Many new investors are often confused about what to do next having decided upon a possible investment area or areas. A classic mistake is often to jump in and start researching properties for sale with a view to identifying a specific property for purchase.
This is NOT the first thing you should do.
Researching which properties are in greatest demand, the types of rental fees you could command from these properties, and which properties are in shortest supply should play a vital role in your planning.
Rather than heading straight off to the estate agents’ offices, you should instead talk to the local letting agents and familiarise yourself with the market. There are two simple questions you can ask which will go towards helping you make the right decision. Firstly, “What type of property are tenants looking for in this area?” and secondly, “Which streets (or suburbs) are they looking to live in?”.
The answer from each letting agent might be along the lines of: “If you give us two or three bedroom terraced houses to let in x, y and z areas of the town, we will let them all day long for you at between £425 and £450 a month”.
Armed with this information, you can then start searching for your first investment property. Having spoken to the local agents and done your research, you should know exactly what type of property to look for – for example, a 2 or 3 bedroom terraced house, you should know exactly where to look – in x, y and z areas, and you should have an overview of what prospective tenants want and how much they would be prepared to pay for this type of property.
This sounds logical but it’s not uncommon for many new investors to get this process backwards. Those with little experience will first look for a property that they can afford. They will look for it in an area that appeals to them personally (if the price allows them to); and they will most likely choose a property that they would like to live in themselves, or its nearest equivalent – price permitting.
This is wrong on many levels. Having gone on to buy a 4 bedroom, detached, executive house, these investors would go to their local letting agents only to find that tenants for these types of properties are few and far between.
Another scenario is that they’ll hear anecdotally from the guy in the pub that “if you want to get into buy to let, you should get a 1 bedroom flat”. So they buy a 1 bedroom flat only to find that most tenants in that area are actually looking for 2 bedroom flats or 2 or 3 bedroom terraced houses.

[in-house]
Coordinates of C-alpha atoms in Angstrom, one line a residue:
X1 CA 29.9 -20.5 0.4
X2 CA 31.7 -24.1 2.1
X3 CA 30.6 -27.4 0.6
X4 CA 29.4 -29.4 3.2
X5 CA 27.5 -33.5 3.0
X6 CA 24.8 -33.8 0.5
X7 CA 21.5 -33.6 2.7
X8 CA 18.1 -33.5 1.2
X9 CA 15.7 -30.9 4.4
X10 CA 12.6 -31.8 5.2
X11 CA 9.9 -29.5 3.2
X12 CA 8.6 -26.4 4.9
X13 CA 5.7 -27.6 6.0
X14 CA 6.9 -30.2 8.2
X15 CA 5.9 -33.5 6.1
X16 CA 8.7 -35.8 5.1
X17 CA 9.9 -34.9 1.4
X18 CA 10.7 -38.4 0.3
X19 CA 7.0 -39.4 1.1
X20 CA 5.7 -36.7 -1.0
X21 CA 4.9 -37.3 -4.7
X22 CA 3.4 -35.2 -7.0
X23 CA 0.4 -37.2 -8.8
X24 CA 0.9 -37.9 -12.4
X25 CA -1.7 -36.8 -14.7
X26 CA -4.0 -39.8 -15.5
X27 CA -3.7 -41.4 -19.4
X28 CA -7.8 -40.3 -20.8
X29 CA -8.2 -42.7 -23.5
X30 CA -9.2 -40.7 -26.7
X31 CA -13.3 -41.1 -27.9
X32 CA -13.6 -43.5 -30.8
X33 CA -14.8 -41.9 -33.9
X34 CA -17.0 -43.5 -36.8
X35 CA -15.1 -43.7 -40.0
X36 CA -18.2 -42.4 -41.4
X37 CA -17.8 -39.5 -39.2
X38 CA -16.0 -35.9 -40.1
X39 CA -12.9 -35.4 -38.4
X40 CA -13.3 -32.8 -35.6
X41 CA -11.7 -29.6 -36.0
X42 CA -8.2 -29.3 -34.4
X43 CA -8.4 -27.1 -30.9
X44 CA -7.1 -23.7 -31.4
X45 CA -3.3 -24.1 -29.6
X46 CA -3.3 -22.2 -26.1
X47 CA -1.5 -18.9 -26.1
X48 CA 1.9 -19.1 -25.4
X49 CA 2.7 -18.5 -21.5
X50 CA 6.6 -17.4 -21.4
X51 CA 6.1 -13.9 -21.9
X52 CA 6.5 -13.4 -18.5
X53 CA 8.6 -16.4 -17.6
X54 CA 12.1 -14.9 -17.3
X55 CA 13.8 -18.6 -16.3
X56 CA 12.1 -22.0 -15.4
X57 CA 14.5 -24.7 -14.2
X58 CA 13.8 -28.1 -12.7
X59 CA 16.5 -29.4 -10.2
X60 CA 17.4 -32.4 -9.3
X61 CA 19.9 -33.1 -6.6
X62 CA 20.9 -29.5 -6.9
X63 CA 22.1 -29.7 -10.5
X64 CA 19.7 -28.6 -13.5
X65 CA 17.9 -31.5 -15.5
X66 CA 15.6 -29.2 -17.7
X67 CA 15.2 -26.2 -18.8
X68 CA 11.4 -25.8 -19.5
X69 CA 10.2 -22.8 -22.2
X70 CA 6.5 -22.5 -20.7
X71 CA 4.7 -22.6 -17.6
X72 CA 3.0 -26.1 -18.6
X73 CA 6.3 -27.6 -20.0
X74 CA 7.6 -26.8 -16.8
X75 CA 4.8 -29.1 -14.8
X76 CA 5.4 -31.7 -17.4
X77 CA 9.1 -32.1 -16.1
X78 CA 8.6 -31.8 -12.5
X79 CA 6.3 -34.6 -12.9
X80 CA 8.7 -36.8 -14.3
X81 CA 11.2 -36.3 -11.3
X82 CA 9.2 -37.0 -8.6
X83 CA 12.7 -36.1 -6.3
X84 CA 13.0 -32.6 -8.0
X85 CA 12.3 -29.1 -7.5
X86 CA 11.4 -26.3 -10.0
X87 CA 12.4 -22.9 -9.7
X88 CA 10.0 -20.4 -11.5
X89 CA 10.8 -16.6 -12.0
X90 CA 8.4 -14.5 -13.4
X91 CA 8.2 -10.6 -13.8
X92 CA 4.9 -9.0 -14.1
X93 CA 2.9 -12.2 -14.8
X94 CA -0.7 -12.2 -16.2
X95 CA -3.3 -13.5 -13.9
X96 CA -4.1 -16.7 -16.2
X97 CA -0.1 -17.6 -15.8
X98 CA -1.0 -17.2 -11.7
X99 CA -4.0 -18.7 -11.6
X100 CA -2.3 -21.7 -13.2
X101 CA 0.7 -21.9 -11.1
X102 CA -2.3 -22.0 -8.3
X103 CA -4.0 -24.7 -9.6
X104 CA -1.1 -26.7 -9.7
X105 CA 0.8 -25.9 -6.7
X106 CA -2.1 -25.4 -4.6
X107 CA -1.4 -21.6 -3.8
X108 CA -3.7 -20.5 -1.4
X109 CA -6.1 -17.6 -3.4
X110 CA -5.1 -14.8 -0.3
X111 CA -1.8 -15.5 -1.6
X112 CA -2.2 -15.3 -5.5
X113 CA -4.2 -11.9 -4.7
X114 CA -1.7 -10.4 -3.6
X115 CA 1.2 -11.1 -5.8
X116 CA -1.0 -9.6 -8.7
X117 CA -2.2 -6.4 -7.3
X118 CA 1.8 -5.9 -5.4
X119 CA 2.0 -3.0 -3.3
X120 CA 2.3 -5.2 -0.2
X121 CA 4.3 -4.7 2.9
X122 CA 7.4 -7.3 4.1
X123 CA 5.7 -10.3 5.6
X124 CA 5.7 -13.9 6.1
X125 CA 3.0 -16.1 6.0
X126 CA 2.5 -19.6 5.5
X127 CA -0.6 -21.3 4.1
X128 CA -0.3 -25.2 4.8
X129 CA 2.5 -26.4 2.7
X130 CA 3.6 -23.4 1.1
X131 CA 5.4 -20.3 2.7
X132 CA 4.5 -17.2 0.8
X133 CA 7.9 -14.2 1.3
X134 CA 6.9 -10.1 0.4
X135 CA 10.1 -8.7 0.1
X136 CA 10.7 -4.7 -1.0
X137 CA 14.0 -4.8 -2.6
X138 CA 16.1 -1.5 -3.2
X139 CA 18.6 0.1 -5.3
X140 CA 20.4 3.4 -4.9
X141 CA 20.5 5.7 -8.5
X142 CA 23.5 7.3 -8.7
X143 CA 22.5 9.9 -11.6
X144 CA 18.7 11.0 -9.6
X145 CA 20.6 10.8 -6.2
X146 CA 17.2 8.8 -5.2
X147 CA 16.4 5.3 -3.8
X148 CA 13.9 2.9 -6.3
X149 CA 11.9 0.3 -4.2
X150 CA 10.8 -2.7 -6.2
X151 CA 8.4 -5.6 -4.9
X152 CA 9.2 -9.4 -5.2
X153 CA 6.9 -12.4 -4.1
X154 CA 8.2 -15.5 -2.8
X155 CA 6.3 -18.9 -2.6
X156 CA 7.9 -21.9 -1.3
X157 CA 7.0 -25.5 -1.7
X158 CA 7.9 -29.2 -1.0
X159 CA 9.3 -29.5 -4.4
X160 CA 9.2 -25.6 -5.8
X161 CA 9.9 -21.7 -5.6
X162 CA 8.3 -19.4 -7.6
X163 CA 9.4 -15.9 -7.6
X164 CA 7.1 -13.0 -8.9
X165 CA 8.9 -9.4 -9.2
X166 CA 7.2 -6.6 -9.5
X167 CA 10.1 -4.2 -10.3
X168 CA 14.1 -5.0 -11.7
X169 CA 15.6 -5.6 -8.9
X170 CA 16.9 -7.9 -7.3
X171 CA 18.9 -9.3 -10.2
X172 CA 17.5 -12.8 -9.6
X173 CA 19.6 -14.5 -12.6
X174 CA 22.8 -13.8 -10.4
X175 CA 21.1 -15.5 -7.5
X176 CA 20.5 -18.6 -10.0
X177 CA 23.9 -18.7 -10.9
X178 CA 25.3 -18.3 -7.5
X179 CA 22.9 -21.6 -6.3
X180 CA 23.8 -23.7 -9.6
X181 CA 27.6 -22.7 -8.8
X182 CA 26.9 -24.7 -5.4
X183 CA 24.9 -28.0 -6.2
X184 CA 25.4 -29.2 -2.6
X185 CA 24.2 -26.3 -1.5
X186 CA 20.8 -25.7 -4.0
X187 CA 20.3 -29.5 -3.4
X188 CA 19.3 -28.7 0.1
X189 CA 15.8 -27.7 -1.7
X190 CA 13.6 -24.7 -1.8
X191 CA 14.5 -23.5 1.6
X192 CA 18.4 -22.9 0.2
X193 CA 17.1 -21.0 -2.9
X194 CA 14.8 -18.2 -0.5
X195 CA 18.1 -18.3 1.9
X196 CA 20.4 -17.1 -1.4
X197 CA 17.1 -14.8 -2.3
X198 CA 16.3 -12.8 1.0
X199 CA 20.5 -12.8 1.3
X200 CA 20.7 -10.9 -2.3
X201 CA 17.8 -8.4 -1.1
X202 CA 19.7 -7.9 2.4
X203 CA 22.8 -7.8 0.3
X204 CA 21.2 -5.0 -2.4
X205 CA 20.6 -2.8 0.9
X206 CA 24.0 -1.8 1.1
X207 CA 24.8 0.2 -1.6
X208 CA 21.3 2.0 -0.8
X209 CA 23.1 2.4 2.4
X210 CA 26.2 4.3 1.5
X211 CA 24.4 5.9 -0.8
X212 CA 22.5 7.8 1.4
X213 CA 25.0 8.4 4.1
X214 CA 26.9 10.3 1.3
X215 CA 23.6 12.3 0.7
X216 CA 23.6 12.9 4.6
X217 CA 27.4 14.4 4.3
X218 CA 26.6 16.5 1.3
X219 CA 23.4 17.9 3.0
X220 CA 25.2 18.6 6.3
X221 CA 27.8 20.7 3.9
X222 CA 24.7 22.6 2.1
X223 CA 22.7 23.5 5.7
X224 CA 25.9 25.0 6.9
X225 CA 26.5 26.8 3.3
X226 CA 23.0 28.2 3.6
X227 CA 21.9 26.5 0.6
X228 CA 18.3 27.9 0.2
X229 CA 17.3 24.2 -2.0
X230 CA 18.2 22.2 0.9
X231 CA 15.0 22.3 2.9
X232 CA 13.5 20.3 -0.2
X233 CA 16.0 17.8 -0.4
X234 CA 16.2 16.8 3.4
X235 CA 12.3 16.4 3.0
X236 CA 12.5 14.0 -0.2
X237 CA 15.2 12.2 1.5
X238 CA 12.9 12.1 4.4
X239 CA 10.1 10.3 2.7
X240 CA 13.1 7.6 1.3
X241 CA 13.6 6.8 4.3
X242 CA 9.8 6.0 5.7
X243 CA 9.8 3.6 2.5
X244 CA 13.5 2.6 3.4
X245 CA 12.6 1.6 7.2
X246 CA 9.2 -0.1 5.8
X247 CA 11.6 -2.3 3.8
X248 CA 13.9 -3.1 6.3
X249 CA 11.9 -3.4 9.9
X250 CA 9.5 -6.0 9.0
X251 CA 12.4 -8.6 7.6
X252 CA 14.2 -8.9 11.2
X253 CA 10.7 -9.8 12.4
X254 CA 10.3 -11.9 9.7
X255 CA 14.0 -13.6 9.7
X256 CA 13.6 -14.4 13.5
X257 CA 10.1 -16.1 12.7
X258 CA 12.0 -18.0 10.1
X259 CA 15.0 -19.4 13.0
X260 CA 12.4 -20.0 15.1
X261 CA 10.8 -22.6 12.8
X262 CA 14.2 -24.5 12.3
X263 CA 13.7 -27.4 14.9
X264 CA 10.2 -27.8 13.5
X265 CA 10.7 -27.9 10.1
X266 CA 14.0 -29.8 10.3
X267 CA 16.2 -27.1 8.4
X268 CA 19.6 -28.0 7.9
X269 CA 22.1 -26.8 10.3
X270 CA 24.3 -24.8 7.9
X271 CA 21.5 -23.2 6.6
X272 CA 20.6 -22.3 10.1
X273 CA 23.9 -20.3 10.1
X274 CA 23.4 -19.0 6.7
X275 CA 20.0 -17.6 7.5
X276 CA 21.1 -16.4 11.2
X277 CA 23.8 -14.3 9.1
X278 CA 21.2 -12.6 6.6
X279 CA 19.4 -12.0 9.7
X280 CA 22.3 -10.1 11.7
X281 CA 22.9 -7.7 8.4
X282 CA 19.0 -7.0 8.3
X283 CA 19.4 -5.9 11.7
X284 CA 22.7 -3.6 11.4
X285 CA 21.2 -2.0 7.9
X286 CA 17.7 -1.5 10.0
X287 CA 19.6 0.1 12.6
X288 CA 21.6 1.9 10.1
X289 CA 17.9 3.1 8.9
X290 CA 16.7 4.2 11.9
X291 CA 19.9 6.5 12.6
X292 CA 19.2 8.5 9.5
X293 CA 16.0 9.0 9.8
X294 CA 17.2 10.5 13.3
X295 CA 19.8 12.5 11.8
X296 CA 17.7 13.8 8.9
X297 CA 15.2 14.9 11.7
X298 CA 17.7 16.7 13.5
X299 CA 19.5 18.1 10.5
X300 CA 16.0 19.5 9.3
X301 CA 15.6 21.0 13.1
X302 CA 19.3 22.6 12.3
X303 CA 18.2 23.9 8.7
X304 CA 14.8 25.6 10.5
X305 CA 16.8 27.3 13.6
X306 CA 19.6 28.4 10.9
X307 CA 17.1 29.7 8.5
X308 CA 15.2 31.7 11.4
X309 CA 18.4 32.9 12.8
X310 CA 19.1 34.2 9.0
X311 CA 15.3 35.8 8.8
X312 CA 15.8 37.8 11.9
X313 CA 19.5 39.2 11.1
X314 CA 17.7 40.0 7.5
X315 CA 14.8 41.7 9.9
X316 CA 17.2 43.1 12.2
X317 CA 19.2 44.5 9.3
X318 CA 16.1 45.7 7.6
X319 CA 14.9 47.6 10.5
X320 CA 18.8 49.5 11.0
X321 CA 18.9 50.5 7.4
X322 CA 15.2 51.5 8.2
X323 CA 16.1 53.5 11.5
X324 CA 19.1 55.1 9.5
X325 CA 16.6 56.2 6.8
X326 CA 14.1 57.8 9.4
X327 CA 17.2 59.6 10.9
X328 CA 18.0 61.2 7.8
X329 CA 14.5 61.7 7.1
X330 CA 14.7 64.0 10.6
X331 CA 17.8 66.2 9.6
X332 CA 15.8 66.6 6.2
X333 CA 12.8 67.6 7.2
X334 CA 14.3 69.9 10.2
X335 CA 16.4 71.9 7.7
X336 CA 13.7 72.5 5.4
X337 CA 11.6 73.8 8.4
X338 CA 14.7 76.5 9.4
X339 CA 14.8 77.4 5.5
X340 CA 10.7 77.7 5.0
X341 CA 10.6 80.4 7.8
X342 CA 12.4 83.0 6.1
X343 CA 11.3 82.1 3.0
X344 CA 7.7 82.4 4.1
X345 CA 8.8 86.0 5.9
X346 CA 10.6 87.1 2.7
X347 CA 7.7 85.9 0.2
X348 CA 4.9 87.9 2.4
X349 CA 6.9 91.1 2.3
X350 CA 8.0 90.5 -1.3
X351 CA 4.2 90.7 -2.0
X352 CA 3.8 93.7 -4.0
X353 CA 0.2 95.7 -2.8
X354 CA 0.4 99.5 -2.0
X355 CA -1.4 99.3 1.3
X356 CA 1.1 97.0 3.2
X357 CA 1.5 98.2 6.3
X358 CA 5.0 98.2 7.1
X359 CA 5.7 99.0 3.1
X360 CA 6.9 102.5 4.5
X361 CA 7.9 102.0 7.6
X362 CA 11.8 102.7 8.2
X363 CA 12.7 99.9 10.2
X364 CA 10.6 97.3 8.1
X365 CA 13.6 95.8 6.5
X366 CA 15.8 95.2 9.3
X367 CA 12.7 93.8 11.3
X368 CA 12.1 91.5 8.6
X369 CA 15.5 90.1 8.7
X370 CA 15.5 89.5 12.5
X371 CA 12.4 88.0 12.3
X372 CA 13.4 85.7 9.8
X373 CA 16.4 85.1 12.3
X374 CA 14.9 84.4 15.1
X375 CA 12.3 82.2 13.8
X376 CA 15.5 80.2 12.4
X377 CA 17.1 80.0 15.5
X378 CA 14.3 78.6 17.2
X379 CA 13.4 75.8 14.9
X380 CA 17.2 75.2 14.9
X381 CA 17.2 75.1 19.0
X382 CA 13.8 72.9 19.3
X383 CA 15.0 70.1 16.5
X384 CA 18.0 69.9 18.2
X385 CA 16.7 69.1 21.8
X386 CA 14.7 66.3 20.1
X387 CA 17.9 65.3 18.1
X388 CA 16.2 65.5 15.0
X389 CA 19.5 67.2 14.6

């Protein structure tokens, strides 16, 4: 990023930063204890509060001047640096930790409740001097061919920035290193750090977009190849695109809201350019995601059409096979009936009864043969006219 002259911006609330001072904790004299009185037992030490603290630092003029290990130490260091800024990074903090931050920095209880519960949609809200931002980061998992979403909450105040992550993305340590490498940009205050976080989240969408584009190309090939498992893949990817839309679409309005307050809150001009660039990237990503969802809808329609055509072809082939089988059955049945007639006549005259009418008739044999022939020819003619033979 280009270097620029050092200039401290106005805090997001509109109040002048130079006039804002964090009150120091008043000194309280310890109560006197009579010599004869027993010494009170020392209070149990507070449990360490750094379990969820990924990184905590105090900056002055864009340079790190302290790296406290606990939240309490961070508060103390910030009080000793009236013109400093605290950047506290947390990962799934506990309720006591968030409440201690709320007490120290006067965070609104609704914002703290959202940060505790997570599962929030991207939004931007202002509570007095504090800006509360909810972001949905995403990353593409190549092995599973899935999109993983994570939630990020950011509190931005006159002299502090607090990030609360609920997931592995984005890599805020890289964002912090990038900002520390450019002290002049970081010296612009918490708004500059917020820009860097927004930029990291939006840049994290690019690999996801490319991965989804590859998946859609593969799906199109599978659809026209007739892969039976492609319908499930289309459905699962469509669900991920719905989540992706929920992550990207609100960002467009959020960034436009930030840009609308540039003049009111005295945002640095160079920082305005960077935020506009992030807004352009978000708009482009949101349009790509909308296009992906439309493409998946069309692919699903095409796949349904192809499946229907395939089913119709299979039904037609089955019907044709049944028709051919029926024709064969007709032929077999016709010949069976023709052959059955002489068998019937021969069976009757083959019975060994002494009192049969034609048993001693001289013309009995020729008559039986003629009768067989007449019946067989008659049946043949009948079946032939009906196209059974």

It’s only when they struggle to let the property with the interest on the finance clocking up daily that they realise they have got it wrong and are likely to be faced with long void periods between future tenancies.
Ten years ago a handful of investors who bought 3 and 4 bedroom properties along the River Thames as buy to lets came across the reality of a situation like this. To break even and to just about cover the mortgage, they needed to net between £1,500 and £2,000 a month after costs. With few tenants looking to occupy 3-4 bed homes, (and even fewer willing to pay the price tag) most stood empty and were up for sale. As a result, many were sold on and only a handful were lucky enough to recoup their investment after stamp duty, legal fees and mortgage costs. These investors hadn’t factored in what tenants in the area were looking for and they certainly failed to consider what the occupants would be willing to pay.
Wherever you are in the UK (or the world even), it’s important to realise that each individual area is different and has its own “micro market”. For this reason, research really is key. Talk to your local agents, take the time to make sure that there really is sufficient rental demand for the type of home you are interested in – and at what price (to help you avoid void periods) – and only then think about moving on to look for investment properties for sale.
Here’s to successful property investing.
Peter Jones B.Sc FRICS
Chartered Surveyor, Author & Property Investor
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